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3 Pieces of Advice for Future GSVs

It is incredible to think that it has already been 9 months since I started my year as the Public Policy GSV in New York City. I have learned a lot this year about myself and the world. When I was asked to do this blog post I had trouble coming up with an idea until I realized that a major part of my year as a GSV was learning and that I should share a little of what I have learned both for future GSV’s and for the community in general.


1)        Remember that there will always be more to learn.

I started this year with a pretty extensive background in policy and politics. I have been involved in campaigns since high school and try to stay informed. However after my first day as a Public Policy Fellow I realized how little I knew. I went to meeting after meeting where I could barely follow what was being said and was often forced to write down pages of questions to be answered later. At first I hated it. It made me feel stupid and uninformed but then after a while I realized how valuable the experience was. I had been taken under the wing of one of the best policy minds in the non-profit industry and the whole point of this position was to learn. Since that day I have learned more than I ever thought possible. I can tell you about the budget on both the state and the city level, I can list acronyms with the best of them, and I have a working knowledge of most of Good Shepherd Services’ programs. I told you this long-winded story to illustrate how important both humility and learning is as a GSV and in my position in particular. You may be brilliant but you will be surrounded by brilliant people and the best way to be the best at your job is to try and learn from their brilliance.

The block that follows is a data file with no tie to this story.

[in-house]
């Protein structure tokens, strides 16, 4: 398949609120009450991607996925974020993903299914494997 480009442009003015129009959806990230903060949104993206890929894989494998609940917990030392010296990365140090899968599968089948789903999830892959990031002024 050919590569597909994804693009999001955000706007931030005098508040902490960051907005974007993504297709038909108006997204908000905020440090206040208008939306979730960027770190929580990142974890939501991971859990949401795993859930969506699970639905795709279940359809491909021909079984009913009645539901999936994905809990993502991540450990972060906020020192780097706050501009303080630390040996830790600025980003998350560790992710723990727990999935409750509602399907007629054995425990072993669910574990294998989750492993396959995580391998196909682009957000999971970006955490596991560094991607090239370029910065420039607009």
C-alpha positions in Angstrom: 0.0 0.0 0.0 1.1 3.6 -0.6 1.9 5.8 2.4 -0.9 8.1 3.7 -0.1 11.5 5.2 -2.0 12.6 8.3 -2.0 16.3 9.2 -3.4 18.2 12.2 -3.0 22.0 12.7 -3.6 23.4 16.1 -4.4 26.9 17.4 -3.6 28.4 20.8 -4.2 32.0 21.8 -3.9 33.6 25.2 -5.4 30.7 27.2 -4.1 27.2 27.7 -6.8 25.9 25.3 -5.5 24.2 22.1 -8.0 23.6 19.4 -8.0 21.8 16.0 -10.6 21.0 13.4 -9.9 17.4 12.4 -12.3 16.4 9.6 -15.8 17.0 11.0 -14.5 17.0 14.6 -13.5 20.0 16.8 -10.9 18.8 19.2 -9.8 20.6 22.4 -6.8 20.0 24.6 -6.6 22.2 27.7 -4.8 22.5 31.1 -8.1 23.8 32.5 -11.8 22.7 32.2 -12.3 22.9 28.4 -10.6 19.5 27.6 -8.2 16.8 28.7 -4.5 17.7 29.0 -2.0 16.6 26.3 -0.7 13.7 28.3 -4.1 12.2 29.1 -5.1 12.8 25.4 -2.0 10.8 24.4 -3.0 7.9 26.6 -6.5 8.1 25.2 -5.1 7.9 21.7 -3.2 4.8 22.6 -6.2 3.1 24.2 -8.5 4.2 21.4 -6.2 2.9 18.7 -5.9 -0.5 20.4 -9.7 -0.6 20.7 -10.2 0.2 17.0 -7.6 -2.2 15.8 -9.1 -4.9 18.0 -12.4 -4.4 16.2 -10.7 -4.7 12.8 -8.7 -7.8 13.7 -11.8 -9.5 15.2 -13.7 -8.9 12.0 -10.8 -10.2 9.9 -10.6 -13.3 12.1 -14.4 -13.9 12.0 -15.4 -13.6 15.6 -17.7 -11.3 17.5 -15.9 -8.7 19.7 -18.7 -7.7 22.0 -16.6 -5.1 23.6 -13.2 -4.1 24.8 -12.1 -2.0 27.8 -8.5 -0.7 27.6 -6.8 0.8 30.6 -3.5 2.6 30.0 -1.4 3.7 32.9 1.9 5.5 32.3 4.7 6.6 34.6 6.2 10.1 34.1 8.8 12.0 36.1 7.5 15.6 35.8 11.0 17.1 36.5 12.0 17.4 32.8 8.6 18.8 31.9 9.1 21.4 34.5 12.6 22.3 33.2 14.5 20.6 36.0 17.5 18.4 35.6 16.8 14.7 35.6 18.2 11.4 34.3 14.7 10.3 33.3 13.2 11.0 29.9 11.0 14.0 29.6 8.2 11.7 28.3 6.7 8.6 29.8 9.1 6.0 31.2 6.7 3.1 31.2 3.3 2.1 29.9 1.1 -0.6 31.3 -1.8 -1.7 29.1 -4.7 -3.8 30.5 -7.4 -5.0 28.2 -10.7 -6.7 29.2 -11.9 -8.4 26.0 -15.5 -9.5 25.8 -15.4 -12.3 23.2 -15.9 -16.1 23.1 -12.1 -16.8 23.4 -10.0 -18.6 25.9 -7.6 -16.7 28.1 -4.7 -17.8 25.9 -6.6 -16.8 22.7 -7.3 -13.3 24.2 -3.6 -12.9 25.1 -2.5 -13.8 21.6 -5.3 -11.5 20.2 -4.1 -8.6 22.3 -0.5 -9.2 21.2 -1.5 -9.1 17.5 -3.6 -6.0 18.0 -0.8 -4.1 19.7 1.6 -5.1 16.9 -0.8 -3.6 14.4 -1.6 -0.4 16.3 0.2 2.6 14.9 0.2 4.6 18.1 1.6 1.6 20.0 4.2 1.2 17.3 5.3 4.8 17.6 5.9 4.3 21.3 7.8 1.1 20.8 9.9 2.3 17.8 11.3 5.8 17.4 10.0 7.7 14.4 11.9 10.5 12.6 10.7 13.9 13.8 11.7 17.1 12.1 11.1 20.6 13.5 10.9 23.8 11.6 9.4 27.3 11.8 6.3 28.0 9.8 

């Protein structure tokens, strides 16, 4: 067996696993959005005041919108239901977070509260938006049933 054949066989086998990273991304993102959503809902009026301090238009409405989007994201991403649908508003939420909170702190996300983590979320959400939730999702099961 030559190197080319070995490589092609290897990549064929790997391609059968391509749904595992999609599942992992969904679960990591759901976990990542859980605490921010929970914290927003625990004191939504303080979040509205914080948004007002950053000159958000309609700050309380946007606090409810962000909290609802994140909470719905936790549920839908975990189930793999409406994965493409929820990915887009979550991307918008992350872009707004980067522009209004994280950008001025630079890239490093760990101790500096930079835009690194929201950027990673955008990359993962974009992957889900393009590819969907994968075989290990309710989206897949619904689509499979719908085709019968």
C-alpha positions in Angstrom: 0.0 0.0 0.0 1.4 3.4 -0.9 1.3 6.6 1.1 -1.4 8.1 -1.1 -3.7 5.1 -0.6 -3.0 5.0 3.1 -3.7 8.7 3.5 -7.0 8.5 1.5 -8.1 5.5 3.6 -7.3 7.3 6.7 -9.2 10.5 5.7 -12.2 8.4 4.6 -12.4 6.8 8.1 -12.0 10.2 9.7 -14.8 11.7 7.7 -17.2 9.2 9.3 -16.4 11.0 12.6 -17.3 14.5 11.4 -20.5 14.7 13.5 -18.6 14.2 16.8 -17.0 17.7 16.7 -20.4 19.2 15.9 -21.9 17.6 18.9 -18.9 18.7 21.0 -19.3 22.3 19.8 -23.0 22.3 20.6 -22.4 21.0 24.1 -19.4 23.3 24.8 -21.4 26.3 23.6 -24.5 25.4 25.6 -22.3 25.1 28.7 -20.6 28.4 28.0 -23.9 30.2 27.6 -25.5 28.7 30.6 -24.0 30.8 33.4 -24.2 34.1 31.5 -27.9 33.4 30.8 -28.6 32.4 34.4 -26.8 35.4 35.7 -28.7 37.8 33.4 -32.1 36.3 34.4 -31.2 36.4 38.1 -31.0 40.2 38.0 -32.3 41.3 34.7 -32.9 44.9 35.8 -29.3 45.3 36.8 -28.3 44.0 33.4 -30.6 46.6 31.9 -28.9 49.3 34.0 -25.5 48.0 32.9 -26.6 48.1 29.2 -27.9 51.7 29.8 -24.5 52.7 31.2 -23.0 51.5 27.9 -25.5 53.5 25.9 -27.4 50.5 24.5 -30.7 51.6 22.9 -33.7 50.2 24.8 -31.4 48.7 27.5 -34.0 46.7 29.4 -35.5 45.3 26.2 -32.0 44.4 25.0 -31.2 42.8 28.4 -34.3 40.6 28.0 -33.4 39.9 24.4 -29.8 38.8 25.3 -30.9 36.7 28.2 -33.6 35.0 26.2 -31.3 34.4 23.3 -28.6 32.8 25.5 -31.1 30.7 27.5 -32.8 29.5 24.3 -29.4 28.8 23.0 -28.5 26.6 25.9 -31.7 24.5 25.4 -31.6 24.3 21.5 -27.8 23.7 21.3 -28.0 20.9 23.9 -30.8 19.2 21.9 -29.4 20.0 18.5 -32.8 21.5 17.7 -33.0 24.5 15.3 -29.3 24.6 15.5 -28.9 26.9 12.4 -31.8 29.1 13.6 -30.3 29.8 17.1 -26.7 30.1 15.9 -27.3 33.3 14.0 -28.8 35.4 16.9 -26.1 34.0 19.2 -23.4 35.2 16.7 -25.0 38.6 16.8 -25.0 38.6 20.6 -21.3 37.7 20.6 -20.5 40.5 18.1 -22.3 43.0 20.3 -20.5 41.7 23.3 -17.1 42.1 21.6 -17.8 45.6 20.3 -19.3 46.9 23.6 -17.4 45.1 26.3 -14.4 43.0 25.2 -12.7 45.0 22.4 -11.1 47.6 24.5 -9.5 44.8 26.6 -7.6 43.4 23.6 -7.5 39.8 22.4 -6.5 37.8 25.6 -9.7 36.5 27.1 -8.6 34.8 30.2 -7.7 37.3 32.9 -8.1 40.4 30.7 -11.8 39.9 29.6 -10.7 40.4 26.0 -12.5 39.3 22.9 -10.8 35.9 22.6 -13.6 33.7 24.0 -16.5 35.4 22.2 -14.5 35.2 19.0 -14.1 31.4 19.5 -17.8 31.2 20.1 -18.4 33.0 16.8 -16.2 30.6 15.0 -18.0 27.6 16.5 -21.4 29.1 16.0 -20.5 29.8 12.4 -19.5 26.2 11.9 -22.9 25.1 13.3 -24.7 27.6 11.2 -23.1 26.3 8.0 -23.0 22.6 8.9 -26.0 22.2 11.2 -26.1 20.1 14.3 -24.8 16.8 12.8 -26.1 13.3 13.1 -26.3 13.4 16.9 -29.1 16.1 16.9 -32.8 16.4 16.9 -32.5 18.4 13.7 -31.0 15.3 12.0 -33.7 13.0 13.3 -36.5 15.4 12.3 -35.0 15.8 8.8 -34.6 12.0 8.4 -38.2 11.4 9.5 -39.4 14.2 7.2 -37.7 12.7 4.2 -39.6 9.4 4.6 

2)        It’s not always going to be easy.

Being a GSV has been an amazing experience and one of the most important things I have learned is to be honest with myself and others about how hard doing a service year can be. I am not discouraging people from doing it but I think it is important to respect the challenges that come along with being a full time volunteer. Living on a stipend is difficult and you are going to want to do your thing without all the events and extra responsibility that comes with being a GSV. Learning how to accept the challenges and embrace my own shortcomings has been one of the most important gifts this program has given me.


3)        Take advantage of all the opportunities offered.

Being a GSV has given me the opportunities to do some amazing things. I was able to go to a party on an Aircraft Carrier, I went to a party at Gracie Mansion (the home of New York City’s mayor), I organized and attended a massive youth advocacy day in Albany, and I was able to go to Washington, D.C. to advocate for anti-human trafficking legislation. The last piece of advice I have is to take advantage of everything offered. It can feel overwhelming and you may feel like it is all just too much but by embracing everything you can you will have a far better year than if you do the bare minimum required of a GSV.


Written by, Spencer Carter Public Policy & Advocacy Good Shepherd Services Washington Heights Community '17-'18


Good Shepherd Volunteers connects recent college graduates to one-year, full time volunteer opportunities serving women, children, and adolescents affected by poverty, violence, and neglect. Developing relationships with under-resourced communities empowers volunteers to grow in a knowledge and faith that inspires them to lead a life of seeking justice. GSV has placements in New York, New Jersey and the Washington D.C. area in a variety of fields: public policy and advocacy, economic justice, youth counseling, foster care and education. 

CONTACT

T: (917) 832-7870 

F: (718) 408-2332

E: gsv@gsvolunteers.org

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